Accordingly, the proposed rule would require the Banks to obtain such “enhanced” annual certifications from project sponsors during the AHP 15-year retention period that include information on the ongoing financial viability of the project.

Proposed § 1291.51 Monitoring Under Homeownership Set-Aside Programs

The current monitoring provisions for the Homeownership Set-Aside Program would move from § 1291.7(b) to proposed § 1291.51. The requirement to monitor compliance with the owner-occupied retention agreement requirement would be removed because FHFA is proposing to eliminate this requirement.

Subpart G—Remedial Actions for Noncompliance

The current provisions addressing remedial actions for AHP noncompliance in § 1291.8 would move to proposed Subpart G, and each type of noncompliance—project sponsor or owner, member, or Bank—would be included in a separate section so that the responsibilities and potential liabilities of each party are clear. Substantive changes would also be made regarding the order in which certain remedial actions must be taken.

Subpart G would also include a new section addressing remedies for Bank noncompliance with the proposed outcome requirements for the statutory and regulatory priorities, including housing plans and reimbursement of the AHP fund.

The proposed changes are discussed below.

Proposed § 1291.60 Remedial Actions for Project Noncompliance

Proposed § 1291.60 would address AHP project noncompliance. The language would be revised and streamlined to provide greater clarity on the scope of the section and the responsibilities of the various parties. The proposed rule would also make substantive changes by establishing an order of remedial steps that a Bank would be required to follow before recovering AHP subsidy. The proposed rule would clarify factors for Bank consideration in determining whether to settle for less than the full amount of AHP subsidy due. These changes are discussed below.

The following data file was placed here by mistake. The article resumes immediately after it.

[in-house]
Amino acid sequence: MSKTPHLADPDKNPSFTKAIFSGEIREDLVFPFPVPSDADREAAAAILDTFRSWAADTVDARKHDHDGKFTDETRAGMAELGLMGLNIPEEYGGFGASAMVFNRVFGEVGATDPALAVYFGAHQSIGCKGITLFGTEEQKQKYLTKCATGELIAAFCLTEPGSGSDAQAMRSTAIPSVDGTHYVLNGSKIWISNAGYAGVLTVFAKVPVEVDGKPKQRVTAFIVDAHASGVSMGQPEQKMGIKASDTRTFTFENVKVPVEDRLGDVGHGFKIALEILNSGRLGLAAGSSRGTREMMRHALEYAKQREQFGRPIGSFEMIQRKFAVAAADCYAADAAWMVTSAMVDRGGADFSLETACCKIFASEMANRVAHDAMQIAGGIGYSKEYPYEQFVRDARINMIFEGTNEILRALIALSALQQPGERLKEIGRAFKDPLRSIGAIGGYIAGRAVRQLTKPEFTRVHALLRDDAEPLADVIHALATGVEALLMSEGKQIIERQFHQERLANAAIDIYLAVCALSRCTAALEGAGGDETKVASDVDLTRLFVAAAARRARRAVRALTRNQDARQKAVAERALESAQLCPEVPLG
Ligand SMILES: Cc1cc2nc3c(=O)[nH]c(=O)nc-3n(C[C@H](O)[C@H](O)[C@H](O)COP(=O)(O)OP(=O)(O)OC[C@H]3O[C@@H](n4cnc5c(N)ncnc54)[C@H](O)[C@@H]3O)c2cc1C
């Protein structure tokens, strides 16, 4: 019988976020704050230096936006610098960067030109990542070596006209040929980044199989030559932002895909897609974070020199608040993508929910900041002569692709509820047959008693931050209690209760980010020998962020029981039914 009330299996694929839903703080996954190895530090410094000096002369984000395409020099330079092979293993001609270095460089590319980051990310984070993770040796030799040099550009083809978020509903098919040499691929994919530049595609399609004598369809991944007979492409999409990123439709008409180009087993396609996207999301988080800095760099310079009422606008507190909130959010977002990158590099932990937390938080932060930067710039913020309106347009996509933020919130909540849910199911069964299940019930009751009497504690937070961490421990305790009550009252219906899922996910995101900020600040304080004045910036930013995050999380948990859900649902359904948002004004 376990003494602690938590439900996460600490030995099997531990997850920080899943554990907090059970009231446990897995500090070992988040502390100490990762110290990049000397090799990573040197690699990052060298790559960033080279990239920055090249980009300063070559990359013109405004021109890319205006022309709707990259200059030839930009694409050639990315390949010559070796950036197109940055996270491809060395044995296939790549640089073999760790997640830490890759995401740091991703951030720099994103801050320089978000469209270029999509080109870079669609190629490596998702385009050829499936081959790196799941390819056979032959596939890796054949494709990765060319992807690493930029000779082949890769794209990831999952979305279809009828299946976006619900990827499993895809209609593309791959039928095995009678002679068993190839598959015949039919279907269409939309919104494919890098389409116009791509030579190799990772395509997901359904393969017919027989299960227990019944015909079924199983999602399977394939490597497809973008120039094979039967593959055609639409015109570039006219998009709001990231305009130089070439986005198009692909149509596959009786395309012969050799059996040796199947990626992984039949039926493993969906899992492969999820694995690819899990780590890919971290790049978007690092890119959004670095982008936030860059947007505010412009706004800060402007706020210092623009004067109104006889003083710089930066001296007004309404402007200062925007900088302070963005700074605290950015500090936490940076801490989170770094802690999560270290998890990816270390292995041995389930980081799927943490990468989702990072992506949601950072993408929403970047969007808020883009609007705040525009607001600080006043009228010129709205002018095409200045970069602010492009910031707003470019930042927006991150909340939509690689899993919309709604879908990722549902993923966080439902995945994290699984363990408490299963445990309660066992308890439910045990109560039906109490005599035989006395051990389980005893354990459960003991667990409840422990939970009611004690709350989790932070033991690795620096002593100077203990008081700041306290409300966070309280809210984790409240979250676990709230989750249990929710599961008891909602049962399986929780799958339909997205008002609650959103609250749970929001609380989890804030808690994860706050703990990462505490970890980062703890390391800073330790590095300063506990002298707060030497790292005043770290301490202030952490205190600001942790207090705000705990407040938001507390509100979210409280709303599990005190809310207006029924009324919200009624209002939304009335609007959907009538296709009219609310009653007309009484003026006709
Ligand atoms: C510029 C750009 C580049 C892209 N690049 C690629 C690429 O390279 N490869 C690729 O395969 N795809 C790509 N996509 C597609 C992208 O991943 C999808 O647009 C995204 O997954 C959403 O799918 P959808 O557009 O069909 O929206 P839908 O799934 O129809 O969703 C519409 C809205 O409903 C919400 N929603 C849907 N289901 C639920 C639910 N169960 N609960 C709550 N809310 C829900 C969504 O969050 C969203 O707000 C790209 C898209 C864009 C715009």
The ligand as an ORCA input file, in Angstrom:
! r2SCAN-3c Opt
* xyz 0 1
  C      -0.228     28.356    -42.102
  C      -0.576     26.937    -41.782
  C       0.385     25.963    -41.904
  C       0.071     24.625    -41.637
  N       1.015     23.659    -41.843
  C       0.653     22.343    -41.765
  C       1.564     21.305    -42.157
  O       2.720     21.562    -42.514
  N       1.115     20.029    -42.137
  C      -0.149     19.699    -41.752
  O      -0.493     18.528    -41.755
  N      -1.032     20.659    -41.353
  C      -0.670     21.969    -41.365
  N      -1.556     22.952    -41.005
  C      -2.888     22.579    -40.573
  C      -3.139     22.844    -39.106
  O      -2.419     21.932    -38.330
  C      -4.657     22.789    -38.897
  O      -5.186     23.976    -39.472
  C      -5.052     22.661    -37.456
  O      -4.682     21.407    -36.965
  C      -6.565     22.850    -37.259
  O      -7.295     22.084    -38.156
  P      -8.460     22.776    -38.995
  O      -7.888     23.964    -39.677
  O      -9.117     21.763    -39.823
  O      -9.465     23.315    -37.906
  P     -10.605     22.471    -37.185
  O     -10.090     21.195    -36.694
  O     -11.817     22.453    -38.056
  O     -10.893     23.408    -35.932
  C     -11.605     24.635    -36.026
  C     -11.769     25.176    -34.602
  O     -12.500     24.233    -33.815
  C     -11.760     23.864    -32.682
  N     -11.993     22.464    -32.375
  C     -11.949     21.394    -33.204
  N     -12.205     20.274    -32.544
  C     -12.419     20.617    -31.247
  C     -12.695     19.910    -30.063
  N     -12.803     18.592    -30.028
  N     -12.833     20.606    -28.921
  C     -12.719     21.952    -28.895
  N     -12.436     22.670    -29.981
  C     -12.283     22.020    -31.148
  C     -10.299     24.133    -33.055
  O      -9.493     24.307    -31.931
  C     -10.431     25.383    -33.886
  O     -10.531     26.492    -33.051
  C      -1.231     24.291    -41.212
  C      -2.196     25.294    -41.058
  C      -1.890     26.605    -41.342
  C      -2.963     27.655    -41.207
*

Scope. Proposed § 1291.60 would apply to noncompliance by an AHP-assisted project with its AHP application commitments and the requirements of the regulation, including any use of AHP subsidy by the project sponsor or owner for purposes other than those committed to in the AHP application. Consistent with the current regulation, the proposed rule would clarify that this section would not apply to individual AHP-assisted households, or to the sale or refinancing by such households of their homes, as there is no ongoing Bank monitoring of households once they purchase their homes, and sale or refinancing during the AHP five-year retention period is not considered noncompliance.

Elimination of project noncompliance. The current regulation provides for three types of remedies for project noncompliance without mandating the order in which they must be attempted—cure of the noncompliance; project modification; and recovery of AHP subsidy or settlement. Because the objective of the AHP is to provide affordable housing for eligible households for the duration of the AHP retention period, recovery of AHP subsidy should be the last resort. Accordingly, the proposed rule would require that certain remedial actions be attempted before subsidy is recaptured, as discussed further below.

Cure. The project sponsor or owner would first be required to cure the project noncompliance within a reasonable period of time. Banks generally follow this practice currently. For example, if a project has a certain number of households with incomes exceeding the AHP application's income-targeting commitments, cure would be achieved by renting the next available vacant units to that number of income-eligible households. If the noncompliance is cured, then no AHP subsidy would be required to be repaid by the project sponsor or owner to the Bank.

Project modification. If the project noncompliance cannot be cured within a reasonable period of time, the Bank would be required to determine whether the circumstances of the noncompliance could be eliminated through a project modification under proposed § 1291.27. If so, then the Bank would be required to approve the modification, and the project sponsor or owner would not be required to repay AHP subsidy to the Bank.